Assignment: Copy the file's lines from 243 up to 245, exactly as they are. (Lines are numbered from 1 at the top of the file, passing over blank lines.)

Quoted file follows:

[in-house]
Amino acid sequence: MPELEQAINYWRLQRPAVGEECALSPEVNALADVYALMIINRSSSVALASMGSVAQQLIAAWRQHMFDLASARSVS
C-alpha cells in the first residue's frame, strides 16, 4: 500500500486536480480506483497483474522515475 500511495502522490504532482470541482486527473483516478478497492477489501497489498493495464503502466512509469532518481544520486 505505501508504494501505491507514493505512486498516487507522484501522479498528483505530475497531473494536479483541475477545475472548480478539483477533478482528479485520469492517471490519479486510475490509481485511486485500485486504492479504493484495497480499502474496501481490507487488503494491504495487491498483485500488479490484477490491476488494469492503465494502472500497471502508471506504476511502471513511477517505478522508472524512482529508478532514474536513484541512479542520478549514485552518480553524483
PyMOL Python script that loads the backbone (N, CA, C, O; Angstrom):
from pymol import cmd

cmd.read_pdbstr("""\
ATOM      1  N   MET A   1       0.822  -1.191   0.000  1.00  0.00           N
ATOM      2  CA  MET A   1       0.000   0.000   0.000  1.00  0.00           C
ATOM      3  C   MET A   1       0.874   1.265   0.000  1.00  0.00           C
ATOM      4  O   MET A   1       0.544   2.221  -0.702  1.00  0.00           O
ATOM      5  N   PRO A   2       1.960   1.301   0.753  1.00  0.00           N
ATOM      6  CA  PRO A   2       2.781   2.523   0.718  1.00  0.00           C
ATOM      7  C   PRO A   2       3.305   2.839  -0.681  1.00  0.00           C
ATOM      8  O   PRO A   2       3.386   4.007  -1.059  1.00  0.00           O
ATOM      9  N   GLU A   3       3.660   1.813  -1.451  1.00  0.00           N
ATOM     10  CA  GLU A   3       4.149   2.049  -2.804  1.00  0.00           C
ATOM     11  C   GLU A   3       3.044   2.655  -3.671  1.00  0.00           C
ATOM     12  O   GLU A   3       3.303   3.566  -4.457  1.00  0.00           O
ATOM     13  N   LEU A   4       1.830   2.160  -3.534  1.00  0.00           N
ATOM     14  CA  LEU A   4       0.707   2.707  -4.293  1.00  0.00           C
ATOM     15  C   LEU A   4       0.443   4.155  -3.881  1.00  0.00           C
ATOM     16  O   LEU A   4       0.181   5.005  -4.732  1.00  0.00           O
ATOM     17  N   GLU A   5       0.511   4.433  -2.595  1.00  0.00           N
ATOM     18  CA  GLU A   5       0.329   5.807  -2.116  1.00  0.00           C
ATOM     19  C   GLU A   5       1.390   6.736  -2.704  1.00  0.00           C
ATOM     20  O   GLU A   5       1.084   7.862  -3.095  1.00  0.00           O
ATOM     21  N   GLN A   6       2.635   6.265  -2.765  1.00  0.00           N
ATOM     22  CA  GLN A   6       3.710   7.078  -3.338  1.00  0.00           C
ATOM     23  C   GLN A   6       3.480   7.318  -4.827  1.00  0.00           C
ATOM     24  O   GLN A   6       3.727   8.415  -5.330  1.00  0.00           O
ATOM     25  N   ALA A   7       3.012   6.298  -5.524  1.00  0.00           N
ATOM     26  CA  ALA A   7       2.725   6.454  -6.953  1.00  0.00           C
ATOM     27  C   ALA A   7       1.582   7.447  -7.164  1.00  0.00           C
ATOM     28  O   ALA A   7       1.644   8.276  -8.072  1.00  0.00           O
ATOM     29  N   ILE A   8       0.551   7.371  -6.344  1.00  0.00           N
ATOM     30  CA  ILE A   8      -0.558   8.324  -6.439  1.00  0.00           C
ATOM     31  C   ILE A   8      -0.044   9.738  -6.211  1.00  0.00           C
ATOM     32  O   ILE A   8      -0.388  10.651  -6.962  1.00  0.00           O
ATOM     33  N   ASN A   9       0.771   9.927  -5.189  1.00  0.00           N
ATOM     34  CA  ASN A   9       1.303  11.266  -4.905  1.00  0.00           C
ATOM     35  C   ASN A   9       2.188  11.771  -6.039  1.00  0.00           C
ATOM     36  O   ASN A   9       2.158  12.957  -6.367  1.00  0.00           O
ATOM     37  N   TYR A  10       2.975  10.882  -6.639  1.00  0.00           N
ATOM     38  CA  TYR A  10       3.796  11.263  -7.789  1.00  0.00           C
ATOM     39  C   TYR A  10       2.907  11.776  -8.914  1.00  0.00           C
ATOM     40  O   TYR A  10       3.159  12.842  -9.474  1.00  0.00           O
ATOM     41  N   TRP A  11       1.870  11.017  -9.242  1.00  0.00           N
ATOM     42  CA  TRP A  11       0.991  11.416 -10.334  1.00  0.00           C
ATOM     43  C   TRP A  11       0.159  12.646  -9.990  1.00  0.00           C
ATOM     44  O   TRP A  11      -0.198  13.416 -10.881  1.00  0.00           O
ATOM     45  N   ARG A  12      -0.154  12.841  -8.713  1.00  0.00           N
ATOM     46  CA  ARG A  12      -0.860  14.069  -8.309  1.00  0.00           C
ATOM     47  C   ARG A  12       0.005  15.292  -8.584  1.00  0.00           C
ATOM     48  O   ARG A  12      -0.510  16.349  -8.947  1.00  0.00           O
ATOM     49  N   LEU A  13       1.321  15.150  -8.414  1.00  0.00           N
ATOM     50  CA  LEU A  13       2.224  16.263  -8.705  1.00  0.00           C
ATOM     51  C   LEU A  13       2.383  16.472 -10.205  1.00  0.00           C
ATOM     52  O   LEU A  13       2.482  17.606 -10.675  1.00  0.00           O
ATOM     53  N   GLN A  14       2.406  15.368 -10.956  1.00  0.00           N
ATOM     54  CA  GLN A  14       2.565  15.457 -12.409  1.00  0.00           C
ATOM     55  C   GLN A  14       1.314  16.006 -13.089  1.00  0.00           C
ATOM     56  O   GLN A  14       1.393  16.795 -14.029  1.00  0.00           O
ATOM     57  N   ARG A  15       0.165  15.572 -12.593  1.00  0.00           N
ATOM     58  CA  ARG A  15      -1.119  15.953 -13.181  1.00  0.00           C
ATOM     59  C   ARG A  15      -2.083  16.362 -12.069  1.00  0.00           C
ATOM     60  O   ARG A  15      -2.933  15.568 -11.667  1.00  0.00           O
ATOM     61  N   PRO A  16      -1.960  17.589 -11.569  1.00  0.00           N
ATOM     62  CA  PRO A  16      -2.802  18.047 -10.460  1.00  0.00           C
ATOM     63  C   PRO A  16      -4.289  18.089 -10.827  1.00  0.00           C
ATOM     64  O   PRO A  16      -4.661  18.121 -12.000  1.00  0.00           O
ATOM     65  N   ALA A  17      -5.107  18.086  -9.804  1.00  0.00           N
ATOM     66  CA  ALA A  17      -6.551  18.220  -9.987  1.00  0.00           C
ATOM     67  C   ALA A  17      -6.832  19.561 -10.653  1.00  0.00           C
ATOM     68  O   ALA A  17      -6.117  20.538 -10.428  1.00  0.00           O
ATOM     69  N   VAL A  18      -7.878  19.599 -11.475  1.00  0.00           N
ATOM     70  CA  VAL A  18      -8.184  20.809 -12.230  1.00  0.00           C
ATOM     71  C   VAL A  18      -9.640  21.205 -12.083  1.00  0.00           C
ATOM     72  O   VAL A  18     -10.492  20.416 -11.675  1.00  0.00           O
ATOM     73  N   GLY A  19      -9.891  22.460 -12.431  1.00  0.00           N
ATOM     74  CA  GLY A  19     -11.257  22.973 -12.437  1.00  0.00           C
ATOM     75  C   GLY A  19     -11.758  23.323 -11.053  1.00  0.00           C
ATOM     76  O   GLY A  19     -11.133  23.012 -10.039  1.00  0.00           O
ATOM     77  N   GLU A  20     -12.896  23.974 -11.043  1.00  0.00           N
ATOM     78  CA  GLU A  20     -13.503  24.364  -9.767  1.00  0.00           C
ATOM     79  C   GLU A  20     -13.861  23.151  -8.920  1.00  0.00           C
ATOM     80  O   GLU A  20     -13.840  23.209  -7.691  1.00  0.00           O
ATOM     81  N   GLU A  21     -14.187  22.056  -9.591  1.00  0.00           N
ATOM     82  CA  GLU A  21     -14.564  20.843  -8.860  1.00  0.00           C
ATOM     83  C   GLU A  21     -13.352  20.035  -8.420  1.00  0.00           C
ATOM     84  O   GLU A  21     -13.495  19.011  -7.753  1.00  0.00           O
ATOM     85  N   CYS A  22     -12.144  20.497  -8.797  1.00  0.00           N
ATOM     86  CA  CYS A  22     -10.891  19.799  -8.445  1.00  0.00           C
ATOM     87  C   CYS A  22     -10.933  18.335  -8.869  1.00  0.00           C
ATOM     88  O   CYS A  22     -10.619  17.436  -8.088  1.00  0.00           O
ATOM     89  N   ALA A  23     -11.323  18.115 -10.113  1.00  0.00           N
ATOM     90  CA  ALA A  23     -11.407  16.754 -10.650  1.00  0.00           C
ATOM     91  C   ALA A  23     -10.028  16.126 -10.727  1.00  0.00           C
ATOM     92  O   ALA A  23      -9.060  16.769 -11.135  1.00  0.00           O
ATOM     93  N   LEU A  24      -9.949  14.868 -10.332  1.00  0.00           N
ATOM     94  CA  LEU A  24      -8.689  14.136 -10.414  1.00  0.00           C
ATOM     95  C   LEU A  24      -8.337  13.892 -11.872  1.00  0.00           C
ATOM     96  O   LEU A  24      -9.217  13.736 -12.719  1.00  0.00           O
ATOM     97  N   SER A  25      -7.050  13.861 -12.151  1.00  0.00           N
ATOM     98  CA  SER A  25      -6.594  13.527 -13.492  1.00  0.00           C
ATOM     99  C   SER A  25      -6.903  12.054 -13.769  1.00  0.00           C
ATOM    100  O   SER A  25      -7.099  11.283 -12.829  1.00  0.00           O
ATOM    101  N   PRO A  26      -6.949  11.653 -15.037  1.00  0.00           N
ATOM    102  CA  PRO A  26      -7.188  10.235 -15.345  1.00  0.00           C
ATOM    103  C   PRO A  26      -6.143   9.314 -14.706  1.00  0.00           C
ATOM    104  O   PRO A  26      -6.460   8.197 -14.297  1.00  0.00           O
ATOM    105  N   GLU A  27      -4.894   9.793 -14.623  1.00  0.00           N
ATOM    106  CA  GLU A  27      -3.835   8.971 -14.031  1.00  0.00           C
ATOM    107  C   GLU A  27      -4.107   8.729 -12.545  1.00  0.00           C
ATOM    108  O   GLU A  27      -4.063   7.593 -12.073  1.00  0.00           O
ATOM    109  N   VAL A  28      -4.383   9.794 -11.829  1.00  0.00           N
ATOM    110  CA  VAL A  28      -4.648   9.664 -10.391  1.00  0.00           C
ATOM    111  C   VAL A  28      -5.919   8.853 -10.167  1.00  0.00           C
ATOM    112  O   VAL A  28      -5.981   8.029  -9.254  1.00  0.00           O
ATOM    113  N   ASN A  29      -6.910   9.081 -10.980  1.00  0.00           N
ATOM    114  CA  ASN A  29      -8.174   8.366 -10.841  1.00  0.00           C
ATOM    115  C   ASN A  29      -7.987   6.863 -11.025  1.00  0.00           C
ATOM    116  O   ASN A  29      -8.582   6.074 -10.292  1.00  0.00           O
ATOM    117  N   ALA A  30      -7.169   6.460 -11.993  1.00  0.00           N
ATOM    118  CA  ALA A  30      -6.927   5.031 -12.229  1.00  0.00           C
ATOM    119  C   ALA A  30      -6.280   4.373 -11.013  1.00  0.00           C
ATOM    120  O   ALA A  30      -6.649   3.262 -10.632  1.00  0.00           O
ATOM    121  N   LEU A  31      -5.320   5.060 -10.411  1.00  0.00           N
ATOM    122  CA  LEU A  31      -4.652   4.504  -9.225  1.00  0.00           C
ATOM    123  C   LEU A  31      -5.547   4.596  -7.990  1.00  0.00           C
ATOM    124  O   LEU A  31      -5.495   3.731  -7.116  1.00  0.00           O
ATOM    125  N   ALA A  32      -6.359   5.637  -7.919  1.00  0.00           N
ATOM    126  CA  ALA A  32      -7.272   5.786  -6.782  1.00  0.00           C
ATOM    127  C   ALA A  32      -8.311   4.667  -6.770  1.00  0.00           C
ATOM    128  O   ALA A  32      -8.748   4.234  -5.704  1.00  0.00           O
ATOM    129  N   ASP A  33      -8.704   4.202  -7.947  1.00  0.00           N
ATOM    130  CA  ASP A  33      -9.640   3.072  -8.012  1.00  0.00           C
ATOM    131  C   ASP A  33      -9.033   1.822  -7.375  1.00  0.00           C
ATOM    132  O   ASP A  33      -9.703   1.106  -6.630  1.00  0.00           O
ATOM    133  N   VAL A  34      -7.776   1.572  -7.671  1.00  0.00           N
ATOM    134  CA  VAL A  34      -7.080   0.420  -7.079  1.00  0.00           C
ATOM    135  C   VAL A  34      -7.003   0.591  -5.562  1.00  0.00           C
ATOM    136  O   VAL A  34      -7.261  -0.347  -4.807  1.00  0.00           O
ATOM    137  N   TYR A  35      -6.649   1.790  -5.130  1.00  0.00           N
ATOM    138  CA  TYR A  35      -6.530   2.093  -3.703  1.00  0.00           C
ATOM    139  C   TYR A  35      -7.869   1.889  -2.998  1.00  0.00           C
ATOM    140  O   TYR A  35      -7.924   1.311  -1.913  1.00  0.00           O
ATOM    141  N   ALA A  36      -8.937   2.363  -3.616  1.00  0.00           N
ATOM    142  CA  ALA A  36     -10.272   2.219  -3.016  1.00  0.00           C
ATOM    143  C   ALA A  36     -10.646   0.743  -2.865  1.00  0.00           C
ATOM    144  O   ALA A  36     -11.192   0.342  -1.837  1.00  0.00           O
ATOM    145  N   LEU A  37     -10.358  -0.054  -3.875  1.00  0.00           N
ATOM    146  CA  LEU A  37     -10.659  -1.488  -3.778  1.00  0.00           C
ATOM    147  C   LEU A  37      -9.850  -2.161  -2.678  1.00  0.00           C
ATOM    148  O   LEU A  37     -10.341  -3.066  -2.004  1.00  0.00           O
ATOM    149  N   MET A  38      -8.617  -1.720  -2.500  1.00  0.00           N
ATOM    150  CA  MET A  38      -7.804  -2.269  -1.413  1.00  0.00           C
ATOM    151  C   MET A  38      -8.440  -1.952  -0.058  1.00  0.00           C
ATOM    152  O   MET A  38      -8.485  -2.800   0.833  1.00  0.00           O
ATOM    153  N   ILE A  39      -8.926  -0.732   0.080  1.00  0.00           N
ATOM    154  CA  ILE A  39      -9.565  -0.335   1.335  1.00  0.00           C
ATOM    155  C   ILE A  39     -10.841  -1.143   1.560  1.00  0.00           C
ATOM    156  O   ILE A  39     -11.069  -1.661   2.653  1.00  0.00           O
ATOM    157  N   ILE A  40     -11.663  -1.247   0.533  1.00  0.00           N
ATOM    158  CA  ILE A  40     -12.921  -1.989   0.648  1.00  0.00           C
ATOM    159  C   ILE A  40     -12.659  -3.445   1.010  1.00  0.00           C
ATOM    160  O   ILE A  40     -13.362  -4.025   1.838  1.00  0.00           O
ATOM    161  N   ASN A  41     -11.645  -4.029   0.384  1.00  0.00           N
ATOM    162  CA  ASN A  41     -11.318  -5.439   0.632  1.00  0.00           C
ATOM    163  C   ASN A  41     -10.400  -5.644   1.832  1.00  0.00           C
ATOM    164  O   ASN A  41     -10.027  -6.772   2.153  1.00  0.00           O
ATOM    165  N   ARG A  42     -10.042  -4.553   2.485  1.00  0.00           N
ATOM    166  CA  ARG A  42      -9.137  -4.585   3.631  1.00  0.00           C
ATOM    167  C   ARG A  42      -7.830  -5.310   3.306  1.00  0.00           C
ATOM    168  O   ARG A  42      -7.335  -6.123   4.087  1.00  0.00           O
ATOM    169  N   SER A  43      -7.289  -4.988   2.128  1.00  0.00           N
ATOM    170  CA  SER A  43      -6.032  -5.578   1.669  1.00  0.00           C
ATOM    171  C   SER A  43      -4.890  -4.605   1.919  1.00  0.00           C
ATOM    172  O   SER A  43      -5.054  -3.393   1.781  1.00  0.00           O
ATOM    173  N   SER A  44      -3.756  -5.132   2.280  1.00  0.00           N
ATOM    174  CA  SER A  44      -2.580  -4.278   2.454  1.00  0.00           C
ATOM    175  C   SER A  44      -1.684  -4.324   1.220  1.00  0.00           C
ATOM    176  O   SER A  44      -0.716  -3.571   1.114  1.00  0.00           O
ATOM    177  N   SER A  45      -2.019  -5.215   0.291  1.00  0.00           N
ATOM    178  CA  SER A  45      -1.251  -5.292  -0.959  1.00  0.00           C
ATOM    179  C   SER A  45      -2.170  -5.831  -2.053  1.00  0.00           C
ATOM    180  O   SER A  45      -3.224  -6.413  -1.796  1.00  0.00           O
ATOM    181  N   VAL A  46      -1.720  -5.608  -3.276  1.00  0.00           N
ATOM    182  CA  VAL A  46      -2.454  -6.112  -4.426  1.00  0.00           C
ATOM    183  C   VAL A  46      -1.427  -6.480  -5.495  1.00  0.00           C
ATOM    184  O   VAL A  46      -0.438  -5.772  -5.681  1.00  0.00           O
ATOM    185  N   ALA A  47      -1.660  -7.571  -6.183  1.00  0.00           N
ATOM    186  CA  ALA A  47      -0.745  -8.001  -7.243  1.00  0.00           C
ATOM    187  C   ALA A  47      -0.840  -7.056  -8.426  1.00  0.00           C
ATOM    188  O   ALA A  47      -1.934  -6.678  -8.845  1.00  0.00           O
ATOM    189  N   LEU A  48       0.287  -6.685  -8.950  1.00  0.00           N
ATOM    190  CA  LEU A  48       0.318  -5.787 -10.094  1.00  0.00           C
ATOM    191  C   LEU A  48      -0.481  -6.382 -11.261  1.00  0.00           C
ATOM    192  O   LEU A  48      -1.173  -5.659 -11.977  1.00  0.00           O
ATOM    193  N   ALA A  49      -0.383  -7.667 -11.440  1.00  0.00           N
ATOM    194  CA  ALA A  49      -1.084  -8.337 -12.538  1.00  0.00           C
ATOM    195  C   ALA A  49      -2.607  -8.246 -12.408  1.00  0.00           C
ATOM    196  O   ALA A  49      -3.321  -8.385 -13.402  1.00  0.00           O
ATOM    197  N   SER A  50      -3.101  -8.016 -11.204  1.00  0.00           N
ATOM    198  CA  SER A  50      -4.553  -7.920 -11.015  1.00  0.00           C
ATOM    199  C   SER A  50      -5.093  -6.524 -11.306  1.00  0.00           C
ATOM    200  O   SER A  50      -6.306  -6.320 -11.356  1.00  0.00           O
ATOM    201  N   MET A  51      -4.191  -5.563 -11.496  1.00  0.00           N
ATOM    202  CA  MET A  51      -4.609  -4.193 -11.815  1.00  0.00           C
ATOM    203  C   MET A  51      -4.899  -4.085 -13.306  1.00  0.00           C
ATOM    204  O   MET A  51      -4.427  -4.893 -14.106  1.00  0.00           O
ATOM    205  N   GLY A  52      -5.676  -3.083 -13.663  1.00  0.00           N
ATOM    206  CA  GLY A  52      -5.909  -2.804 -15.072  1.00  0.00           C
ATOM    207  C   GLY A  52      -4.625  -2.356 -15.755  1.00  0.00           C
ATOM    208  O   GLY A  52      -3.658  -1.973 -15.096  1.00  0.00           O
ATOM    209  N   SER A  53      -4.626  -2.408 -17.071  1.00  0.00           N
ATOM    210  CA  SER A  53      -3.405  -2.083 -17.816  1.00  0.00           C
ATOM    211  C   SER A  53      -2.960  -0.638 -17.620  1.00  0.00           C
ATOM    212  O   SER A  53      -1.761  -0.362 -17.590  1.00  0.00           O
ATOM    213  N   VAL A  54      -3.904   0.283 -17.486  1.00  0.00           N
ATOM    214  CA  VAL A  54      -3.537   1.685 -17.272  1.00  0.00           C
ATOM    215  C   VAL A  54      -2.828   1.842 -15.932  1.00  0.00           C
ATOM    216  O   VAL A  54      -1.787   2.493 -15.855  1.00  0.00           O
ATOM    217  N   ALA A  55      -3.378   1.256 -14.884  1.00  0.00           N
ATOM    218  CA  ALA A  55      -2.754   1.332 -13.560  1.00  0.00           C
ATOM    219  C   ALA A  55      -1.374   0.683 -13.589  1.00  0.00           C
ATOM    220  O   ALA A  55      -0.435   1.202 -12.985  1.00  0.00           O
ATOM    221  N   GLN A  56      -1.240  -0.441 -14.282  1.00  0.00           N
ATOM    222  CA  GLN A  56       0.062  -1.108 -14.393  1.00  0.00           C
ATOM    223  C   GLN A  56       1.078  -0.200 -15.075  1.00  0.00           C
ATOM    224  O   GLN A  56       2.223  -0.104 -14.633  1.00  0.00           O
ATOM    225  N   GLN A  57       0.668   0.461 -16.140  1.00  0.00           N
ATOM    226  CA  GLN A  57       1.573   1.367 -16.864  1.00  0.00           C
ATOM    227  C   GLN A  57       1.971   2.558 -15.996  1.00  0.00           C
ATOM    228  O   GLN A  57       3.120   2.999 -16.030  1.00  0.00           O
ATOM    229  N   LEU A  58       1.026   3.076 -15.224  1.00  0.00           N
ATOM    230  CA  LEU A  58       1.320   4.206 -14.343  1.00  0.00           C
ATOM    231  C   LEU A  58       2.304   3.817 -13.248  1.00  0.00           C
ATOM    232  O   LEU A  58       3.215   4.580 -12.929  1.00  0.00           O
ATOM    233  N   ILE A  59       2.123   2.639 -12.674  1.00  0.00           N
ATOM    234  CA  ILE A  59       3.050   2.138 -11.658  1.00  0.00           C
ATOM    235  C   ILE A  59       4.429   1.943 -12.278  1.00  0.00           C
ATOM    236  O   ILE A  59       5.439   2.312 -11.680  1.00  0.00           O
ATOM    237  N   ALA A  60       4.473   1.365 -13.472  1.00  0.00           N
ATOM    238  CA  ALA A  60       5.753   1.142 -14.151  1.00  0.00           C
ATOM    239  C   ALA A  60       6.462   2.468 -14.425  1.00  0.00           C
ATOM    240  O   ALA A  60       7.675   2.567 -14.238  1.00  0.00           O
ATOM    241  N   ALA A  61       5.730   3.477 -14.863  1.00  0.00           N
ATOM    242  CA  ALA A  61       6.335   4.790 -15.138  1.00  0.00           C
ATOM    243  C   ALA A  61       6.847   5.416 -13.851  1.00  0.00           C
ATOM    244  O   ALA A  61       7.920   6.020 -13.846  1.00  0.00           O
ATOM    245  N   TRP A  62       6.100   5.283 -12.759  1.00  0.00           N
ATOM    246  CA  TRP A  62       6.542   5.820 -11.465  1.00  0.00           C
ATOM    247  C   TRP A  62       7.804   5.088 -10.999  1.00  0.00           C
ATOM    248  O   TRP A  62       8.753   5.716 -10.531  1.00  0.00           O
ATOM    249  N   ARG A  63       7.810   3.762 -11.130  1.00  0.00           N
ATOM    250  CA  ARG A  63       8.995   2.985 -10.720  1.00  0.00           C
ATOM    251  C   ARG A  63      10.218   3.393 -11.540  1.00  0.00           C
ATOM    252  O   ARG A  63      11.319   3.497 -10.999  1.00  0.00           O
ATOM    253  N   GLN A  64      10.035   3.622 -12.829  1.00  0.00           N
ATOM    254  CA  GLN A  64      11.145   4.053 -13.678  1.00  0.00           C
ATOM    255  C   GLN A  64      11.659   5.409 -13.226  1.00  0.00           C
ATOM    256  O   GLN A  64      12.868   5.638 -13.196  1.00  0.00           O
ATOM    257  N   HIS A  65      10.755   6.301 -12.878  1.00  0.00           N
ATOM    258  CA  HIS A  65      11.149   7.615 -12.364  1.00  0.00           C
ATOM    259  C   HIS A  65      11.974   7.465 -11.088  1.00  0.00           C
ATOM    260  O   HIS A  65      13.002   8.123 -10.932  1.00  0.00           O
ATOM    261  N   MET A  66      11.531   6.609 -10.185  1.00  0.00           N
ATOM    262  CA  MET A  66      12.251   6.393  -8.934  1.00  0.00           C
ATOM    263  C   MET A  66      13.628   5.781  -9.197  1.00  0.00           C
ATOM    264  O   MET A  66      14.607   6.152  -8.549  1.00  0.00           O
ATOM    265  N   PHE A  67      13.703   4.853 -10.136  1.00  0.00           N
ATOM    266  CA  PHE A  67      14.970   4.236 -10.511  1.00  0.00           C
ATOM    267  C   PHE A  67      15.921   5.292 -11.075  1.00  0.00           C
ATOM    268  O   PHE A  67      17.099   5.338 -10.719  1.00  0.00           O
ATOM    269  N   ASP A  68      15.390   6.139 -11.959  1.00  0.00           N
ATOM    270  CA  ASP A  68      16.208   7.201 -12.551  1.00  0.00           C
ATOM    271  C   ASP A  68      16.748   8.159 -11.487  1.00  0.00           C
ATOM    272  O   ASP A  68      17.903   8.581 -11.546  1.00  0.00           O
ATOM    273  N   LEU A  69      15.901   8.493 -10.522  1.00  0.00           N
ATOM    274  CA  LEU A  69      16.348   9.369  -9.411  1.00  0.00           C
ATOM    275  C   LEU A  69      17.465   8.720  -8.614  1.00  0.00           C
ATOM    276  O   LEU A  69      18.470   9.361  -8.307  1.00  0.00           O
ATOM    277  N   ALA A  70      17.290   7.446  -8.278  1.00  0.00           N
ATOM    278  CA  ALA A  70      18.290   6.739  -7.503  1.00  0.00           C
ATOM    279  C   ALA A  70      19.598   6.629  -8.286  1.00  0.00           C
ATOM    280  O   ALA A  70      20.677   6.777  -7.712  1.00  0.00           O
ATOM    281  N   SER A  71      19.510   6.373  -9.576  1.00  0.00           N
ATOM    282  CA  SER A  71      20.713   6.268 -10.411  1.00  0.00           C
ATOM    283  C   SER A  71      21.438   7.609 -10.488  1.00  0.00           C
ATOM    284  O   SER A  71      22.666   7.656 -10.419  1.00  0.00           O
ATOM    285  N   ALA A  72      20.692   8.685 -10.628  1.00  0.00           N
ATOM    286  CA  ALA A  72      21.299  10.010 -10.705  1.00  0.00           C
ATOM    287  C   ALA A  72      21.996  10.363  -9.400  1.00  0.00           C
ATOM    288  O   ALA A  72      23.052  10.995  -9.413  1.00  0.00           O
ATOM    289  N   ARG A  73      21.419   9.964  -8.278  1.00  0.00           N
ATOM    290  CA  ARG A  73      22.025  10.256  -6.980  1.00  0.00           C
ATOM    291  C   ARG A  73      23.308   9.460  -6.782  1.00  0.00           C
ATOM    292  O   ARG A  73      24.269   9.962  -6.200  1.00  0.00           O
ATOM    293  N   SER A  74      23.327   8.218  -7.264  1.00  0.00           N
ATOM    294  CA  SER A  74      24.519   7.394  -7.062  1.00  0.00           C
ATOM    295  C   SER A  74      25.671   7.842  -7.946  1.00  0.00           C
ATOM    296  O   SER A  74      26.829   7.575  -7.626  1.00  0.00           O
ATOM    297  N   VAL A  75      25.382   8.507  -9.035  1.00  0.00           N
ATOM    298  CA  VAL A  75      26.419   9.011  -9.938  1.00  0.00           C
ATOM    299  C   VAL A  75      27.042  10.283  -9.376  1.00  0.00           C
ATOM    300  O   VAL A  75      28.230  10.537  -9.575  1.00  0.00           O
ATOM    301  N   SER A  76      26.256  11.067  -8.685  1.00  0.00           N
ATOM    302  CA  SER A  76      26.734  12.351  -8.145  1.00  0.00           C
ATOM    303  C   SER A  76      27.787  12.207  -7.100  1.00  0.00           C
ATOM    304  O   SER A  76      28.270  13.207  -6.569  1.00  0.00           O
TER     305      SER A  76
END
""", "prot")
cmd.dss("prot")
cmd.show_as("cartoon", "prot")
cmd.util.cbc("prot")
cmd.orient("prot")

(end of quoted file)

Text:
ATOM    237  N   ALA A  60       4.473   1.365 -13.472  1.00  0.00           N
ATOM    238  CA  ALA A  60       5.753   1.142 -14.151  1.00  0.00           C
ATOM    239  C   ALA A  60       6.462   2.468 -14.425  1.00  0.00           C